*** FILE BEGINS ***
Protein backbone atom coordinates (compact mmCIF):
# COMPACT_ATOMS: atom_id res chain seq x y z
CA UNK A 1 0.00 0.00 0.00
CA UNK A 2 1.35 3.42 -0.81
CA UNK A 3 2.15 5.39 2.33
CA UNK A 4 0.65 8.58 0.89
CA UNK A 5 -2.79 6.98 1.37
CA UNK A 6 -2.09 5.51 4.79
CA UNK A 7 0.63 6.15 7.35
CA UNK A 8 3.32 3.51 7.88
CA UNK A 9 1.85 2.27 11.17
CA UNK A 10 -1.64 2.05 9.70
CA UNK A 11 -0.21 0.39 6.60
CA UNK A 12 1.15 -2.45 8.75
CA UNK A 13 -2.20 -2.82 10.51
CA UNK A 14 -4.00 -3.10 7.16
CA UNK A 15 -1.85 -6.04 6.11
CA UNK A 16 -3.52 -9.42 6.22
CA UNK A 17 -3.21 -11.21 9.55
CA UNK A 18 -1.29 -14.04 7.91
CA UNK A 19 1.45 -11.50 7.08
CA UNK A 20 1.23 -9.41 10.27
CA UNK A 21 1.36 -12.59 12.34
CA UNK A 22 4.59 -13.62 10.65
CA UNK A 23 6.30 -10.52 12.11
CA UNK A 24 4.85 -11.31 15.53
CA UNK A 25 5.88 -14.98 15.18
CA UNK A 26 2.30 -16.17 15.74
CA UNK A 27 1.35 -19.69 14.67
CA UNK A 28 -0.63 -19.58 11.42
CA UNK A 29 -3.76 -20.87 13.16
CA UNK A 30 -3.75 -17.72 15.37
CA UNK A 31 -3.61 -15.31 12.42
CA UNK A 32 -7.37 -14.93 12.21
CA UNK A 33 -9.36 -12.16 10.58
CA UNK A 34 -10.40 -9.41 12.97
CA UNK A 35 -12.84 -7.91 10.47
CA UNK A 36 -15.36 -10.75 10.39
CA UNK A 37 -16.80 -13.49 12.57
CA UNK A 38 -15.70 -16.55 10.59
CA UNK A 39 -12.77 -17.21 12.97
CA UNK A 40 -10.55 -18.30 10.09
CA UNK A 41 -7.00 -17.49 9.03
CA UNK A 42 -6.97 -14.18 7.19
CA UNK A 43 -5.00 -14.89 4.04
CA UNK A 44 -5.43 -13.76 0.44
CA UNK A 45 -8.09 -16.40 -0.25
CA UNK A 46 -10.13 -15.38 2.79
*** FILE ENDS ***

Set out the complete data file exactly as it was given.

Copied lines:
Protein backbone atom coordinates (compact mmCIF):
# COMPACT_ATOMS: atom_id res chain seq x y z
CA UNK A 1 0.00 0.00 0.00
CA UNK A 2 1.35 3.42 -0.81
CA UNK A 3 2.15 5.39 2.33
CA UNK A 4 0.65 8.58 0.89
CA UNK A 5 -2.79 6.98 1.37
CA UNK A 6 -2.09 5.51 4.79
CA UNK A 7 0.63 6.15 7.35
CA UNK A 8 3.32 3.51 7.88
CA UNK A 9 1.85 2.27 11.17
CA UNK A 10 -1.64 2.05 9.70
CA UNK A 11 -0.21 0.39 6.60
CA UNK A 12 1.15 -2.45 8.75
CA UNK A 13 -2.20 -2.82 10.51
CA UNK A 14 -4.00 -3.10 7.16
CA UNK A 15 -1.85 -6.04 6.11
CA UNK A 16 -3.52 -9.42 6.22
CA UNK A 17 -3.21 -11.21 9.55
CA UNK A 18 -1.29 -14.04 7.91
CA UNK A 19 1.45 -11.50 7.08
CA UNK A 20 1.23 -9.41 10.27
CA UNK A 21 1.36 -12.59 12.34
CA UNK A 22 4.59 -13.62 10.65
CA UNK A 23 6.30 -10.52 12.11
CA UNK A 24 4.85 -11.31 15.53
CA UNK A 25 5.88 -14.98 15.18
CA UNK A 26 2.30 -16.17 15.74
CA UNK A 27 1.35 -19.69 14.67
CA UNK A 28 -0.63 -19.58 11.42
CA UNK A 29 -3.76 -20.87 13.16
CA UNK A 30 -3.75 -17.72 15.37
CA UNK A 31 -3.61 -15.31 12.42
CA UNK A 32 -7.37 -14.93 12.21
CA UNK A 33 -9.36 -12.16 10.58
CA UNK A 34 -10.40 -9.41 12.97
CA UNK A 35 -12.84 -7.91 10.47
CA UNK A 36 -15.36 -10.75 10.39
CA UNK A 37 -16.80 -13.49 12.57
CA UNK A 38 -15.70 -16.55 10.59
CA UNK A 39 -12.77 -17.21 12.97
CA UNK A 40 -10.55 -18.30 10.09
CA UNK A 41 -7.00 -17.49 9.03
CA UNK A 42 -6.97 -14.18 7.19
CA UNK A 43 -5.00 -14.89 4.04
CA UNK A 44 -5.43 -13.76 0.44
CA UNK A 45 -8.09 -16.40 -0.25
CA UNK A 46 -10.13 -15.38 2.79